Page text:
The Force in the North

Charles Constantine

After a military career, Charles Constantine became deputy sheriff for Manitoba in 1885 when the North West rebellion broke out.  He later became captain of the Winnipeg Light Infantry Rifles. With police and military experience, Constantine was a natural fit for the North West Mounted Police.  In 1894, NWMP Commissioner Lawrence William Herchmer asked him to undertake a survey of the Yukon.

The Canadian government was worried about the influx of American miners in the North, the liquor trade there and its impact on the native people, and law and order in general. Constantine spent only a few weeks in the North.  While he was there he asserted Canadian sovereignty by enforcing customs regulations. In his report, he recommended that some forty officers be dispatched to the Yukon.

After much procrastinating, federal authorities decided in 1895 to send a contingent of twenty to serve under Superintendent Constantine. This small force arrived at Forty Mile, on the Yukon River, in July and immediately began building Fort Constantine, the first NWMP post in the territory. More men arrived in 1897 and were placed throughout the Yukon valley when the Gold Rush reached its peak in 1898, by which time Constantine had been replaced by Superintendent Sam Steele.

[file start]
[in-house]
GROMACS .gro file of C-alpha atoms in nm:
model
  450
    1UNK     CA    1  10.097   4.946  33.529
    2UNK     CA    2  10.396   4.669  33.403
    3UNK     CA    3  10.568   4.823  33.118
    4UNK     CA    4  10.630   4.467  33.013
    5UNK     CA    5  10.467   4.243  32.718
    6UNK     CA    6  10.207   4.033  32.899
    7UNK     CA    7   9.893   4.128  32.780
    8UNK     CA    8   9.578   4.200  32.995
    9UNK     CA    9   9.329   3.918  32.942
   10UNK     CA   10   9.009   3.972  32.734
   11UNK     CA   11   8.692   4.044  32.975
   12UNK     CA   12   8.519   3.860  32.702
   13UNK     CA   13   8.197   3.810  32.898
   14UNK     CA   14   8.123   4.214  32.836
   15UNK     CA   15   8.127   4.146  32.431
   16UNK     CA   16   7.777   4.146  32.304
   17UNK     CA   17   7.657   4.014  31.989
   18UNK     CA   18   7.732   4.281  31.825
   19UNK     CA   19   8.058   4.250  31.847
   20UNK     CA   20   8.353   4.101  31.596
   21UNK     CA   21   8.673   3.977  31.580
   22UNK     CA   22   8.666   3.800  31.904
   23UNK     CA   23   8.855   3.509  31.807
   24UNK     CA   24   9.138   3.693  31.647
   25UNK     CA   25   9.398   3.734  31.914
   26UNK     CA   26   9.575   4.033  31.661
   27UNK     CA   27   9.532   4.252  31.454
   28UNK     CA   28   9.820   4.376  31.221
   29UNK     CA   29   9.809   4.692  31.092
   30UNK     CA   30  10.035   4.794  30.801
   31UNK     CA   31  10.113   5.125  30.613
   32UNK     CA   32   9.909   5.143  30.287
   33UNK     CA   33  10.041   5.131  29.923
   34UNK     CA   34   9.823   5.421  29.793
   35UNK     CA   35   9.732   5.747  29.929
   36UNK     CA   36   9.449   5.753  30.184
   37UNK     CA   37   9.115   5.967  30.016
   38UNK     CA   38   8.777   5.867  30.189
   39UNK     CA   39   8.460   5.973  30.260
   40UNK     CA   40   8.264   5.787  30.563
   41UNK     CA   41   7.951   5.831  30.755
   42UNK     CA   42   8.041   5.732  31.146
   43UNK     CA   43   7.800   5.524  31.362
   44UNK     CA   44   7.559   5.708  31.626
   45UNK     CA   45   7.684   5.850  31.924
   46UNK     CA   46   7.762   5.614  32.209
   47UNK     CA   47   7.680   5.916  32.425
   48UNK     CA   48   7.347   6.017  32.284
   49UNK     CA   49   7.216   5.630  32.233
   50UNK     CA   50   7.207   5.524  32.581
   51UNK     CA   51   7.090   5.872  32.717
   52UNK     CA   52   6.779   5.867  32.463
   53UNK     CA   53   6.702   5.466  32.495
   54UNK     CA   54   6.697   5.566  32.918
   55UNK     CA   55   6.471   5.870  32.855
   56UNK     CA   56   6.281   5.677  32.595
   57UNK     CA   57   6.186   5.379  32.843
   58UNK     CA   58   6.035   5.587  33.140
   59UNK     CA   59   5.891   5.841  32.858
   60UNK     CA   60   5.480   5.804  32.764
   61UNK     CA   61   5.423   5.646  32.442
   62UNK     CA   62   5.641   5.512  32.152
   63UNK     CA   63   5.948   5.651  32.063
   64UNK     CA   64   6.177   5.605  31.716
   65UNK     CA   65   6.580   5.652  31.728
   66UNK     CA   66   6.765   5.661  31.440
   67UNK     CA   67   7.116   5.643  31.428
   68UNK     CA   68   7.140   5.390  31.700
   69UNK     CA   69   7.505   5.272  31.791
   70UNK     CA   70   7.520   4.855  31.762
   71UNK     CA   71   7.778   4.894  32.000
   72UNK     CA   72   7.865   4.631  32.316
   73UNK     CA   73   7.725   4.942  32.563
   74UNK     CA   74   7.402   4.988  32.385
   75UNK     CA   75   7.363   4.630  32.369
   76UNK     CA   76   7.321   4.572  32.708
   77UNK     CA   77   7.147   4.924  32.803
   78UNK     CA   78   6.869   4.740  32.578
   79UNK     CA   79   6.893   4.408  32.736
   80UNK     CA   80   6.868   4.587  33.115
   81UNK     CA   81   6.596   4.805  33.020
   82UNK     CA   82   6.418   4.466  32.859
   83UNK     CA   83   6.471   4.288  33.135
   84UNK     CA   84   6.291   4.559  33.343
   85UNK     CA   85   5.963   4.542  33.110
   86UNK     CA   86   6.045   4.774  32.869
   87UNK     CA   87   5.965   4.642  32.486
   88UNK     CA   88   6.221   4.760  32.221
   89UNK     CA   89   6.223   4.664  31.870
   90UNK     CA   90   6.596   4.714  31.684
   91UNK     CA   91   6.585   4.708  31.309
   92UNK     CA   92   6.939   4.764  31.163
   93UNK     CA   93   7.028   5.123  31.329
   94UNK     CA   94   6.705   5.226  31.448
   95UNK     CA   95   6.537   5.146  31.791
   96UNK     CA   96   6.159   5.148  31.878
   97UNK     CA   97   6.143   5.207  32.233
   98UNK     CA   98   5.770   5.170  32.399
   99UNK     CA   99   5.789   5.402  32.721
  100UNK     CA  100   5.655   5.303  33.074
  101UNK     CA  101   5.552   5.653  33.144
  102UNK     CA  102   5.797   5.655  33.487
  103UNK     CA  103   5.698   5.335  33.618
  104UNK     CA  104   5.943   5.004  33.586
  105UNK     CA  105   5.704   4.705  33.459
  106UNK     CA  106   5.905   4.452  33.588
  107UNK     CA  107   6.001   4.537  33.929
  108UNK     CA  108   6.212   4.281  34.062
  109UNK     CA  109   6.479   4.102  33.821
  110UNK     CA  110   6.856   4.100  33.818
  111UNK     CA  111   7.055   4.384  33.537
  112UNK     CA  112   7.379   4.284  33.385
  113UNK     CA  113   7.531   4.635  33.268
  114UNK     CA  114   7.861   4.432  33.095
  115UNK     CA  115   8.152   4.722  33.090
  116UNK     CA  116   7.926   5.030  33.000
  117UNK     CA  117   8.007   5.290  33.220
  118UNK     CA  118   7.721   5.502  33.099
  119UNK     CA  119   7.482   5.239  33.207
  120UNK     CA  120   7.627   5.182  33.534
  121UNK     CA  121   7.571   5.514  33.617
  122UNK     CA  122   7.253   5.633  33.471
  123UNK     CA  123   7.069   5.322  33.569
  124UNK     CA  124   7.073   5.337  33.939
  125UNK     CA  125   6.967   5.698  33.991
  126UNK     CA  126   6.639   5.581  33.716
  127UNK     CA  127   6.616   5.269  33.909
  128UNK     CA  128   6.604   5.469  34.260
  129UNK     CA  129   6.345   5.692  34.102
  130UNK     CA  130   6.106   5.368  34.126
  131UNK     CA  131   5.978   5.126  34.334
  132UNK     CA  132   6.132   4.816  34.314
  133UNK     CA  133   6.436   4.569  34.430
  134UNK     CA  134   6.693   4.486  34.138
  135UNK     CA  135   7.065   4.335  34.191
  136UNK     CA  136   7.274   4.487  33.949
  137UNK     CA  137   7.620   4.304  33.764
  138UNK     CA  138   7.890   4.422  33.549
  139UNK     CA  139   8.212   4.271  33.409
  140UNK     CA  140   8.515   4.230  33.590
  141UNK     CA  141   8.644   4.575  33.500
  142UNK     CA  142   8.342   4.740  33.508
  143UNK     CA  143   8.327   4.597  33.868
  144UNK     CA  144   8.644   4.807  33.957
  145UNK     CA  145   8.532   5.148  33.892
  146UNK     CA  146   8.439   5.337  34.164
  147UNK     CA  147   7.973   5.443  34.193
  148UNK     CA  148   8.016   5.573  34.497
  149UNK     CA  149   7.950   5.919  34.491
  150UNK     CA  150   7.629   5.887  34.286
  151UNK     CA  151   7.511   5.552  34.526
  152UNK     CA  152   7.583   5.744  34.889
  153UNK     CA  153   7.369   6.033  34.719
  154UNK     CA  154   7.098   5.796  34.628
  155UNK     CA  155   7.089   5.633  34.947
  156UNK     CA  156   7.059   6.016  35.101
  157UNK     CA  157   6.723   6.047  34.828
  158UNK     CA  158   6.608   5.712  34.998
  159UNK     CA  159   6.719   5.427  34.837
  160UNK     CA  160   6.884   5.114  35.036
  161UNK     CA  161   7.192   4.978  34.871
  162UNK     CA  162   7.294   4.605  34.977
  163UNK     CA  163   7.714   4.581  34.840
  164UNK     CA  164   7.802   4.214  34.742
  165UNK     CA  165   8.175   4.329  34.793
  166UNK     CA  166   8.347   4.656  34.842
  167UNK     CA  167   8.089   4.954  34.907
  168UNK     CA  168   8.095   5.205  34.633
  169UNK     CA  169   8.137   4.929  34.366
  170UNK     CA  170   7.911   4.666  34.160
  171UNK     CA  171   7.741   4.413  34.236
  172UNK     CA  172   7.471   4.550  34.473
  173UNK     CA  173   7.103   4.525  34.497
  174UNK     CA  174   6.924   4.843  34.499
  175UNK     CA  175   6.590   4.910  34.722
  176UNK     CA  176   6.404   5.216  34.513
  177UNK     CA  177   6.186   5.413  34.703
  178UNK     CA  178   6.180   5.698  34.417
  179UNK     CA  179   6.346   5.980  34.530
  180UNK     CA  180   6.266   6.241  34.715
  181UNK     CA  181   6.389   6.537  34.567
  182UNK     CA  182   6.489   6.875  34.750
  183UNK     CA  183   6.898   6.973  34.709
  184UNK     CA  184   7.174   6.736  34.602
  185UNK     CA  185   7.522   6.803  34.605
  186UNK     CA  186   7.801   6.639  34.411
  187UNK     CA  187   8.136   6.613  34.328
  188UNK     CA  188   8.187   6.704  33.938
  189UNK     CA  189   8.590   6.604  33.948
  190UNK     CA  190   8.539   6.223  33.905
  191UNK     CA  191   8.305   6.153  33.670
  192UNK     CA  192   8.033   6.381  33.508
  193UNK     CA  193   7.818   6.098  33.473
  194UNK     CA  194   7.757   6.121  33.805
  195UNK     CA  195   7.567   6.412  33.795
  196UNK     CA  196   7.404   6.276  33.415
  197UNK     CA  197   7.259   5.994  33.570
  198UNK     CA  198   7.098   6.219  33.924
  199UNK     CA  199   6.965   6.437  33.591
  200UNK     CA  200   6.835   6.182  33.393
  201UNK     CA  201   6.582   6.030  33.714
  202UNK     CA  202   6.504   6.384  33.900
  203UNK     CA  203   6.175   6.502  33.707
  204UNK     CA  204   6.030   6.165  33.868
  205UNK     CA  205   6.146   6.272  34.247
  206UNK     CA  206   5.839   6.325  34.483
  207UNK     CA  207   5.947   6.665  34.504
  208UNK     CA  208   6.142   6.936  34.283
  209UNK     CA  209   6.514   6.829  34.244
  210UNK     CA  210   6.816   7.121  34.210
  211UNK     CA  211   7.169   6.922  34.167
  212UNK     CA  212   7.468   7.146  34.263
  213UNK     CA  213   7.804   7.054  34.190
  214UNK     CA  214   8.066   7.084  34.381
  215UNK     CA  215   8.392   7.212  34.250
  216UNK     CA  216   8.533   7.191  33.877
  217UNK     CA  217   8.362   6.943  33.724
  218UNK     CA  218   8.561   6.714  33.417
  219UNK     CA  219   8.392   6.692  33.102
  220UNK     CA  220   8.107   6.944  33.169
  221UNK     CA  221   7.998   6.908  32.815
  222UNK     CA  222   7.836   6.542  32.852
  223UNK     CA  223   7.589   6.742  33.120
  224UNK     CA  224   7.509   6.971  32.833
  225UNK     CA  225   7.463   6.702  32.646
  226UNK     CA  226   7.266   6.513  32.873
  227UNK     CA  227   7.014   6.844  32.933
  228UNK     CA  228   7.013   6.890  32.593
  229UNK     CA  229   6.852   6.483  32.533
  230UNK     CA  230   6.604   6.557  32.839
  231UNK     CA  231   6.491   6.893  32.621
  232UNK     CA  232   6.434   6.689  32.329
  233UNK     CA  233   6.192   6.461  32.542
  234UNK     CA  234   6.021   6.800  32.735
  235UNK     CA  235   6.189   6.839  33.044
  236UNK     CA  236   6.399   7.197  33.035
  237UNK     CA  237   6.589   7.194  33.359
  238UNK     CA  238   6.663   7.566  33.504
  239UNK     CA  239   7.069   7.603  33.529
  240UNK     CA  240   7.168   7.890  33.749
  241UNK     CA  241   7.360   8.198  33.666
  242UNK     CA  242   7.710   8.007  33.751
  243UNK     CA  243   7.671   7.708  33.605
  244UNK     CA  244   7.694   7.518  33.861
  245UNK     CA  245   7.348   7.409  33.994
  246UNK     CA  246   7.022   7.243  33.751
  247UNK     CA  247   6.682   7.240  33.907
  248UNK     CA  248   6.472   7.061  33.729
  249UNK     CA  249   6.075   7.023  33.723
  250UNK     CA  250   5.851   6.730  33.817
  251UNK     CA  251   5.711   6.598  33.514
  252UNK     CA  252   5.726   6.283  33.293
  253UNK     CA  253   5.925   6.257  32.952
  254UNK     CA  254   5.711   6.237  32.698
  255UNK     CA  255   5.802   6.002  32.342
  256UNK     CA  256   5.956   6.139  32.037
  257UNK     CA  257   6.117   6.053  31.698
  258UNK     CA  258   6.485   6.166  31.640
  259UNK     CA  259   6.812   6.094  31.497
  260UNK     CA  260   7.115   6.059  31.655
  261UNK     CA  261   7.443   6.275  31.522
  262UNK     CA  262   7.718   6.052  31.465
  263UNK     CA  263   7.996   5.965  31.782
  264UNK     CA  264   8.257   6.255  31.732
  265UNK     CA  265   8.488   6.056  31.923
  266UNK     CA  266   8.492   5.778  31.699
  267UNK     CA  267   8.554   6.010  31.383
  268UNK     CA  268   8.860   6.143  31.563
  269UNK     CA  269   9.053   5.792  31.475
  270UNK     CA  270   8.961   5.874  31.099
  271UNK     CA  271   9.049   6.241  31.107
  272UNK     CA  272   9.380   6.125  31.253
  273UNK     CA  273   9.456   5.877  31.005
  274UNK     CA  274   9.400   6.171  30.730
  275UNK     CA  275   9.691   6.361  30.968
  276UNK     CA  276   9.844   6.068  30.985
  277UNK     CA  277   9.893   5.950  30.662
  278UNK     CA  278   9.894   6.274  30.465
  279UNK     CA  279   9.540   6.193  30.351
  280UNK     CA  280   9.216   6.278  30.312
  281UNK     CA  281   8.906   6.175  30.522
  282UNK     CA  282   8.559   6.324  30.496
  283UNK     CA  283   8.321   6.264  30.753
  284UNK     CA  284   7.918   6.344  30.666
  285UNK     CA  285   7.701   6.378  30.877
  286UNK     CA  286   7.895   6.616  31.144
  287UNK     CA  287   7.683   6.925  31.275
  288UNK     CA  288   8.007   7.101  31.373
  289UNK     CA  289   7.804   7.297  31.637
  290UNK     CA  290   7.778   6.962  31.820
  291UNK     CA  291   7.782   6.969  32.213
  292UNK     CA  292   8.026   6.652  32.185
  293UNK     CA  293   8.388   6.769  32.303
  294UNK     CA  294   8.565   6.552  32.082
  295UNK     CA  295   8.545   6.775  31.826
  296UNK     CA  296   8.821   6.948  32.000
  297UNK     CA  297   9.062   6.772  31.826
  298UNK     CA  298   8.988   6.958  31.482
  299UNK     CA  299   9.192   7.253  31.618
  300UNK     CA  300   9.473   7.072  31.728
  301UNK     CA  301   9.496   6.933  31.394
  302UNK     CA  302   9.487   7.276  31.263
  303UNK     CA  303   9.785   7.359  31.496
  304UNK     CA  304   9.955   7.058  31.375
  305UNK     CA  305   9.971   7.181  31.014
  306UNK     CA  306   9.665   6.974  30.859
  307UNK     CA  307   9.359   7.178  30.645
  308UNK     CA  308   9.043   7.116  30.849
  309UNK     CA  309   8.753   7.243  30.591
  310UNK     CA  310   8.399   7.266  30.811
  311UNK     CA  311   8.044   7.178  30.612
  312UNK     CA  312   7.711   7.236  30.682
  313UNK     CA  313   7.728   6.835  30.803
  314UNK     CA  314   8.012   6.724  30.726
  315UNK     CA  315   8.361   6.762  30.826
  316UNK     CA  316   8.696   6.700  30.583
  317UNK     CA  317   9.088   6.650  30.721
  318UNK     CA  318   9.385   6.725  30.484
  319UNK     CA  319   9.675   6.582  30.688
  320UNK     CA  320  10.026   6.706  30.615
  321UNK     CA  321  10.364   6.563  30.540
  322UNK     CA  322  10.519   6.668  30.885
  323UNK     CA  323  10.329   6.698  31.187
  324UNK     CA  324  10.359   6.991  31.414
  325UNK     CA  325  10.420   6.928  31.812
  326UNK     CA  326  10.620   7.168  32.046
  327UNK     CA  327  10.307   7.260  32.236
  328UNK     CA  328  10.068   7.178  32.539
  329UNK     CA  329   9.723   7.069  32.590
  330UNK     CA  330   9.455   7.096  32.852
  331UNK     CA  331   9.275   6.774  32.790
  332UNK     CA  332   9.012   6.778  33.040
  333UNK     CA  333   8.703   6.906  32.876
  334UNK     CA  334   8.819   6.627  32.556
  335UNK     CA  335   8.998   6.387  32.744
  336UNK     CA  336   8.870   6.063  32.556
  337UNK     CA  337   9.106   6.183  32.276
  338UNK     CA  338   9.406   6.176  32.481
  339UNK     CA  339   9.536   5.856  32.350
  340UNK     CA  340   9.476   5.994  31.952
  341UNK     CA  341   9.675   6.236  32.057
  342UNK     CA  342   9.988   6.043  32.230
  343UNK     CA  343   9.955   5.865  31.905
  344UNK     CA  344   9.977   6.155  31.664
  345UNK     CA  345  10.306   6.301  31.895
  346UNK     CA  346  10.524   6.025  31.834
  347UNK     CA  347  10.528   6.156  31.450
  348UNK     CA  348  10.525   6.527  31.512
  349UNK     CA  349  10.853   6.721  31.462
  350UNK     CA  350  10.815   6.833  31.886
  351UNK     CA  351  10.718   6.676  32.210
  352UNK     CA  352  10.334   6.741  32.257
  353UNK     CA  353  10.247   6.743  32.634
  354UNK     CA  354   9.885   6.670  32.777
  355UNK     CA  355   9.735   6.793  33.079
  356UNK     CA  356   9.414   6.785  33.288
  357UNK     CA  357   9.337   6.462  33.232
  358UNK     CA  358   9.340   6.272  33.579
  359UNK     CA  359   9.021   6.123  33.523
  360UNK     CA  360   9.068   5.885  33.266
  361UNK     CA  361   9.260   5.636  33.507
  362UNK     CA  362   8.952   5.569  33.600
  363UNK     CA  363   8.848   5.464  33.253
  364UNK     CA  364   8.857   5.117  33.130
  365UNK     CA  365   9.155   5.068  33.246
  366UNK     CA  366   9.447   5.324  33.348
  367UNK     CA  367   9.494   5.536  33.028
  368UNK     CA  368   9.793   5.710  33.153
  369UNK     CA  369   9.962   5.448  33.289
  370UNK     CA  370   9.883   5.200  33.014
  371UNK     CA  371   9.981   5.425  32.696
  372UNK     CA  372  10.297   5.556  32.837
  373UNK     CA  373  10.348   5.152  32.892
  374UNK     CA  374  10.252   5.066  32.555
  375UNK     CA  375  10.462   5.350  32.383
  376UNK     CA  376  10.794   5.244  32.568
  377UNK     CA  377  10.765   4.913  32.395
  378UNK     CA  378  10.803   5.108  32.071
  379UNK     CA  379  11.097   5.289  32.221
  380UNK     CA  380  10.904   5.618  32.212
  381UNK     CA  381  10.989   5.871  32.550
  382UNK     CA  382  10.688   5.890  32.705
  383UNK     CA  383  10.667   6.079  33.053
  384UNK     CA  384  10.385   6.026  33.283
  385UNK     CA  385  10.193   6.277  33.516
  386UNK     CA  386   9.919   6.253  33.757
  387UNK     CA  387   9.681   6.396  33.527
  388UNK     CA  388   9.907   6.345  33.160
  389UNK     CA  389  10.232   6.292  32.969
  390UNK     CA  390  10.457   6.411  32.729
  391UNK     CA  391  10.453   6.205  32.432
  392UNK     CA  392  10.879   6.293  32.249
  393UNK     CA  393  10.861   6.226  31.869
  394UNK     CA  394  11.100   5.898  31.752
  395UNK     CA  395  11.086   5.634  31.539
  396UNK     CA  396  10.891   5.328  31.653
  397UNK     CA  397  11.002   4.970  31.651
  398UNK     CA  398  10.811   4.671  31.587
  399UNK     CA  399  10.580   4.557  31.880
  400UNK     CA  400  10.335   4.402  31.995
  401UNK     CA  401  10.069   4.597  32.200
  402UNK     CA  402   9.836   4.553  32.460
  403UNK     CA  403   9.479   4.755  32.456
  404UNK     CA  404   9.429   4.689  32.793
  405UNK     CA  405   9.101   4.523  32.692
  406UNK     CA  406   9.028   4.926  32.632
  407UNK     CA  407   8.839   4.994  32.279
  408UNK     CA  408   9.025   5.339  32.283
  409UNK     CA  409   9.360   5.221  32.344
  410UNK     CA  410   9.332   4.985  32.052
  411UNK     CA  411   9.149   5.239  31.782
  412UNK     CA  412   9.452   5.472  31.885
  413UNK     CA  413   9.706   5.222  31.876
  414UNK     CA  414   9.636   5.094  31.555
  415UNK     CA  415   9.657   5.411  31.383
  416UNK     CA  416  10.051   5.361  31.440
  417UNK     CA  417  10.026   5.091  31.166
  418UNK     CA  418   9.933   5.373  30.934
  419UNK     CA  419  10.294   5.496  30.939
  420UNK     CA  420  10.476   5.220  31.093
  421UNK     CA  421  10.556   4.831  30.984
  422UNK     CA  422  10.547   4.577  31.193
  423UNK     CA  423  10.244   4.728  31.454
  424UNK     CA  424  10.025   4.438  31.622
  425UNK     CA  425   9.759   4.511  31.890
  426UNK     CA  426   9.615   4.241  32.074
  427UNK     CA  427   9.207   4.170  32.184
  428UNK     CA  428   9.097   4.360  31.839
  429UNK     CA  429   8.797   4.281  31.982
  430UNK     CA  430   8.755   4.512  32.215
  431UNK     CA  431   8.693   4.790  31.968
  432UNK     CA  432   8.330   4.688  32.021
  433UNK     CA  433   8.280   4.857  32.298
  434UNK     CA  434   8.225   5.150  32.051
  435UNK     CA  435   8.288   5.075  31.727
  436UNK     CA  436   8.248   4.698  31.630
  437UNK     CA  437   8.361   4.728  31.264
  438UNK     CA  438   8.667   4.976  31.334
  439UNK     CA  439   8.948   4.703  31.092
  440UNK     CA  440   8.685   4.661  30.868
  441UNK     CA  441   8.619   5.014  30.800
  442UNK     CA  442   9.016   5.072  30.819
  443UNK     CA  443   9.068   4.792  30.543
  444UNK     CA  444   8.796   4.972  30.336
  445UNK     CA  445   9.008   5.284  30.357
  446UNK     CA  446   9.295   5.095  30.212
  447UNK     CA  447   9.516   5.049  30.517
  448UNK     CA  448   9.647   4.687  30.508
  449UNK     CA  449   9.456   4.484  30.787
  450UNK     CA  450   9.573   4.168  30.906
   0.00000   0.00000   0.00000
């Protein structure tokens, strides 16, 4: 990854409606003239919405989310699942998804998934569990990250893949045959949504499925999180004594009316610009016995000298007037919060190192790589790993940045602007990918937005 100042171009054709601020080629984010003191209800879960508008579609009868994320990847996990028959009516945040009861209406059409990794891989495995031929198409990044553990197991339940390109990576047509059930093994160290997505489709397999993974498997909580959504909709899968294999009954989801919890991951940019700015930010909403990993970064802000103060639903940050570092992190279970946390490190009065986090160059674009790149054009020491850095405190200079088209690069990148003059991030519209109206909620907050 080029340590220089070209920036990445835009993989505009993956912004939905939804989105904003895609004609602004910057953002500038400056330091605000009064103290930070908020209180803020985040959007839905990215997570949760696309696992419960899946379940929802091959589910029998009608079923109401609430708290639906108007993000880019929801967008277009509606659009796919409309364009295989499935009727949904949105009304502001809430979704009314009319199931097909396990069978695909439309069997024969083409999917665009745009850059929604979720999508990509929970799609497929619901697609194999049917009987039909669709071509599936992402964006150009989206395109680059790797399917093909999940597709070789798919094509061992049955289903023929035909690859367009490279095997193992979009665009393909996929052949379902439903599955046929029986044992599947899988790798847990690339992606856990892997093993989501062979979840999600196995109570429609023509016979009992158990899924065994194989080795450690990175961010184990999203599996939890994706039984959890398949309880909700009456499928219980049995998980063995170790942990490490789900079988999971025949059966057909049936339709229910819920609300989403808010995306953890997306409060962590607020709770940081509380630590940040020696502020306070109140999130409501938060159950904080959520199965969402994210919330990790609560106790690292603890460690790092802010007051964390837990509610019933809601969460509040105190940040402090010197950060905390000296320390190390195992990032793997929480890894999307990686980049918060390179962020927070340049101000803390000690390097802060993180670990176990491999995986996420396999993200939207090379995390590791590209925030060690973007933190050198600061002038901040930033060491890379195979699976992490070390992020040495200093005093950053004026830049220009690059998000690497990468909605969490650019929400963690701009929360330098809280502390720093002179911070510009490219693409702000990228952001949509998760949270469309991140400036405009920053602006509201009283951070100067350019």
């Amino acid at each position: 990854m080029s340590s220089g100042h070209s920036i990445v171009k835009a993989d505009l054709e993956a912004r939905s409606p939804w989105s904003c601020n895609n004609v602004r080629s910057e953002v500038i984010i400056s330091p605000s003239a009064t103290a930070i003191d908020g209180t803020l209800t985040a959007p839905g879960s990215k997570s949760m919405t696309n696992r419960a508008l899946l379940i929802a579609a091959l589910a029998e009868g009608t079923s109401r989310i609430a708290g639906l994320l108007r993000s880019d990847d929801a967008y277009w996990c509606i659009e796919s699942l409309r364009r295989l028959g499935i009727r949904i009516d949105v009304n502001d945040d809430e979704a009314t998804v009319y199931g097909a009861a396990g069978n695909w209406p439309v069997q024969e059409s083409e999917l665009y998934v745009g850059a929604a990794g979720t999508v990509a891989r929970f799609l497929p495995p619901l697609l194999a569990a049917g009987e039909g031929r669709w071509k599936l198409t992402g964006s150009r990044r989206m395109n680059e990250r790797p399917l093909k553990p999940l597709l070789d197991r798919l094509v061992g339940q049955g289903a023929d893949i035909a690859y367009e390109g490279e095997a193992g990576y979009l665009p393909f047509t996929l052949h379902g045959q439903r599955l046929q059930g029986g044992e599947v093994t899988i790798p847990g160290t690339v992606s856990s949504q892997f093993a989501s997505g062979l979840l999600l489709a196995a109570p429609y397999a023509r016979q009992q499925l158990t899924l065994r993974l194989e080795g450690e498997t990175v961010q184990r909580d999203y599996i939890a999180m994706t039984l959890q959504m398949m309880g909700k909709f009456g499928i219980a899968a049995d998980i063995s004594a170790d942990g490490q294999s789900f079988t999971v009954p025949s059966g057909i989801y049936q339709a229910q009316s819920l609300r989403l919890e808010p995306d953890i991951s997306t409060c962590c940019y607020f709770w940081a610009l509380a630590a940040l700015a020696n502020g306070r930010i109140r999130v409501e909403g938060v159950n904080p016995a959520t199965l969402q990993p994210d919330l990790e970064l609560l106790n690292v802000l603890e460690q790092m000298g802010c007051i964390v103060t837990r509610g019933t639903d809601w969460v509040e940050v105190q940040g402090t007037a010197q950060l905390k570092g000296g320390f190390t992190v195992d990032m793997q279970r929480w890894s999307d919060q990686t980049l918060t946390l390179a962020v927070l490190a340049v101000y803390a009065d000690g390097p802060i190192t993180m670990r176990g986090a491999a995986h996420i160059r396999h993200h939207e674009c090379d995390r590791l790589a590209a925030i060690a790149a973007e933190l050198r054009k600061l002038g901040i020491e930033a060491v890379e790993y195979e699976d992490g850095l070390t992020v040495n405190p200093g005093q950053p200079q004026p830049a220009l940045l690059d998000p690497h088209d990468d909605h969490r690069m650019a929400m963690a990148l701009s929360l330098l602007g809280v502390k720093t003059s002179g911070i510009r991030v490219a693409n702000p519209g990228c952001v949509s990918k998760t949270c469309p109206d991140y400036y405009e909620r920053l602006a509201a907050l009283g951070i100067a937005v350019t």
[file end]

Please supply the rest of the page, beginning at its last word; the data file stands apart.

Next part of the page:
Constantine's Northern Service was not over, however. In 1902, he established detachments at Fort McPherson, Northwest Territories and Herschel Island, Yukon. He arrived in Fort McPherson in July with five other members including Francis Joseph Fitzgerald.  Constantine rented a building to serve as their quarters, instructed Fitzgerald to proceed to Herschel Island, and headed for home.  The intent was that these posts would be temporary operations where Americans could be made to pay customs duties. But, with the crossing North of the Arctic Circle, a whole new era of the NWMP was about to begin.

In 1905, Constantine led an attempt to build a land route from Edmonton to Whitehorse via Teslin, Yukon. This project was ill-conceived and never finished. 

Constantine died in California in 1912 after a failed operation.